Monitoring of Serological Status in Response to PPR Vaccination in the Goat Population of Parbat, Baglung and Myagdi District of Nepal
Peste des Petits ruminants (PPR) is a highly contagious trans-boundary animal disease associated with 100% morbidity and 80-90% mortality in goat herds. The study was carried out to assess the immune status against PPRV in unvaccinated and post vaccinated flock as well as immune response as it relates to age, sex and breed using a homologous tissue culture PPR vaccine produced by National Vaccine Production Laboratory, Kathmandu, Nepal. A total 276 blood samples were randomly collected from different regions of Parbat, Baglung and Myagdi districts with a population of 0.0189 million goats. Out of these, 214 goats were vaccinated one month earlier and 62 were unvaccinated. PPR antibody was detected by using competitive enzyme linked immunosorbent assay (c-ELISA) (ID Screen, PPR competition test kit, IDvet France). Of the unvaccinated goats, 25.8% (16/62) were sero-positive suggesting prior exposure to PPRV. In the vaccinated goats, 75.2% (161/214) were sero-positive and 2.8% (6/214) animals were doubtful, suggesting a significant proportion failed to respond to vaccination. The competition percentage (S/N%±SD) of post-immunization (49.19±32.19) were significantly (p<0.01) lower in comparison to the respective unvaccinated mean titre (75.76±35.51). There is no significant effect of age, sex or breed on the antibody titre value in PPR vaccinated animals. The sero-prevalence of PPR in unvaccinated animals suggested that these flocks are in high susceptibility to PPR outbreak and needs an implementation of control measures to reduce economic losses. Vaccination will increase the proportion of animals with a protective antibody level, however more investigation needs to be done to determine why almost one-quarter of animals failed to seroconvert to vaccination. Further detailed study is needed to find out the risk factors responsible for low prevalence of antibody against PPRV in the immunized flock.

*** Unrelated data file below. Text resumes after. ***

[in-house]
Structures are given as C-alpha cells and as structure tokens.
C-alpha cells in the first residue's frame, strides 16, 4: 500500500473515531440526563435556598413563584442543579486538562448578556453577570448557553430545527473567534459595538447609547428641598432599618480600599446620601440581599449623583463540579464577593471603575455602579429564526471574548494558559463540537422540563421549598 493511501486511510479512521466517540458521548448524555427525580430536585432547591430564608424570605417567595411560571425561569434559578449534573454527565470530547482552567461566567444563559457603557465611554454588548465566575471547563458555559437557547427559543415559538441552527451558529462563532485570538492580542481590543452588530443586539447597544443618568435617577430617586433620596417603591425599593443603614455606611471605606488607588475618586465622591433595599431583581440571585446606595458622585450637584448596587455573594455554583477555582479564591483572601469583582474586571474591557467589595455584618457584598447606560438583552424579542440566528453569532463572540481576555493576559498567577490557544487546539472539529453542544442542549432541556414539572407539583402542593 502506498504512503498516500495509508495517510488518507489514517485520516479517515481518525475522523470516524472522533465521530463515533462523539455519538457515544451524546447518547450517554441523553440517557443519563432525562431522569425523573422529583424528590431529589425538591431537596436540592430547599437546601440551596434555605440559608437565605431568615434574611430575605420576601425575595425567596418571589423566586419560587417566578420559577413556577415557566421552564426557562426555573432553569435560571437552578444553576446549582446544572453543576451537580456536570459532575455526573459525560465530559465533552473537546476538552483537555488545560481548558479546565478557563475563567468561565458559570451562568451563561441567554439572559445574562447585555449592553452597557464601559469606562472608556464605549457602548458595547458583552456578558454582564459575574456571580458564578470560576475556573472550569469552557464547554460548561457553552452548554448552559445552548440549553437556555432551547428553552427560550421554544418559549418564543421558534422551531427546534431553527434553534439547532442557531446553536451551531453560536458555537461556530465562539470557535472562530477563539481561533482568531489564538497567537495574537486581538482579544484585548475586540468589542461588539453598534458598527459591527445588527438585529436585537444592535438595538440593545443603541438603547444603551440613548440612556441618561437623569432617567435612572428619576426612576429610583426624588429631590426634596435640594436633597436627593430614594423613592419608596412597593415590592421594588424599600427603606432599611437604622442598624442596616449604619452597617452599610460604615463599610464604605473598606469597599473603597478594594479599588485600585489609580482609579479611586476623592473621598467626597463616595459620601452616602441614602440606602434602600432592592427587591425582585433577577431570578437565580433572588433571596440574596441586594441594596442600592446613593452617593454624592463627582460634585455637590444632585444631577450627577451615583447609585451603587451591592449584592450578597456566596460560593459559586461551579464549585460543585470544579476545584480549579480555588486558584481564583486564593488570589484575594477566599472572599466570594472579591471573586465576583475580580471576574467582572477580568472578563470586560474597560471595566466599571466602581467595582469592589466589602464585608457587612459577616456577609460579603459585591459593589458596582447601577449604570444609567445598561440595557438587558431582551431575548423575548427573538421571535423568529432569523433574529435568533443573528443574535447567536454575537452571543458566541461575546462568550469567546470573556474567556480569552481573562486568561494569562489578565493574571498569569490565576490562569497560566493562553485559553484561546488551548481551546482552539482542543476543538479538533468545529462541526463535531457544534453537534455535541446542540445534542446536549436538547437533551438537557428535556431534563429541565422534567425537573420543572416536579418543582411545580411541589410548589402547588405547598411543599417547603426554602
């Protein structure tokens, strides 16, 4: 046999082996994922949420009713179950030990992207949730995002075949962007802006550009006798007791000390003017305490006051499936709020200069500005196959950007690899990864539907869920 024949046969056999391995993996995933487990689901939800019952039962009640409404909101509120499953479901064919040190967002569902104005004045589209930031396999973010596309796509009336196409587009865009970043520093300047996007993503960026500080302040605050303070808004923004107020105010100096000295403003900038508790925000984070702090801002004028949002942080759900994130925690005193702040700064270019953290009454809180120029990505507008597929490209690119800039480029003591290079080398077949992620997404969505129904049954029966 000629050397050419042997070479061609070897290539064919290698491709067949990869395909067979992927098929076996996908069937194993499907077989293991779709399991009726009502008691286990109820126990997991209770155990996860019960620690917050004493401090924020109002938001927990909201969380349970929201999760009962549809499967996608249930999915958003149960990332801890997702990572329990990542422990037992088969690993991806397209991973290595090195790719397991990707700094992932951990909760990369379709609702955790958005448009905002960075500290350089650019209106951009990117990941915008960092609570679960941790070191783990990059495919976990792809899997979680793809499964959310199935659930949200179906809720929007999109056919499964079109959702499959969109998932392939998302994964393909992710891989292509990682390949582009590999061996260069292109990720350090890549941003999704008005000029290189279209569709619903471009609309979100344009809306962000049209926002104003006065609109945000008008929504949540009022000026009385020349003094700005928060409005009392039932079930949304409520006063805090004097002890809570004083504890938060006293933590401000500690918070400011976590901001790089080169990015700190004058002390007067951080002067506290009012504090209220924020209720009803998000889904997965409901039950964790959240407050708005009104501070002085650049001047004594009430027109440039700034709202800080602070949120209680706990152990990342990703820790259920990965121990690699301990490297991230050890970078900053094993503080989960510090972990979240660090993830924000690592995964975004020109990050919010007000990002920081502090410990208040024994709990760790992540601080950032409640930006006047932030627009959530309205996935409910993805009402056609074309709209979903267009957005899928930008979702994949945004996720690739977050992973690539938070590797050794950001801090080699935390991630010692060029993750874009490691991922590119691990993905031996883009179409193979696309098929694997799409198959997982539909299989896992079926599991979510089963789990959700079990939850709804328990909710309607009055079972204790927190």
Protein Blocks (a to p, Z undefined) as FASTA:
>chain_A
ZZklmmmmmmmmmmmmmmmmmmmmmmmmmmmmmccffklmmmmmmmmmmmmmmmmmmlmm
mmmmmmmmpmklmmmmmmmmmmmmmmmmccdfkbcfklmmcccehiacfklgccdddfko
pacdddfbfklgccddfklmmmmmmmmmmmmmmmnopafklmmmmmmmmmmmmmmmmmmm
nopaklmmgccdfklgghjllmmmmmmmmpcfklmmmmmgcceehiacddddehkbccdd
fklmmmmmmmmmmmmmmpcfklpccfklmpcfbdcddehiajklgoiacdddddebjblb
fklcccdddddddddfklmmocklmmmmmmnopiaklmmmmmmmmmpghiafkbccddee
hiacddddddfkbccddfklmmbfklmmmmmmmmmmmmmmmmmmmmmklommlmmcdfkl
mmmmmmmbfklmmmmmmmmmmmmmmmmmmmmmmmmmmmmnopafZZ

© Nepal Veterinary Association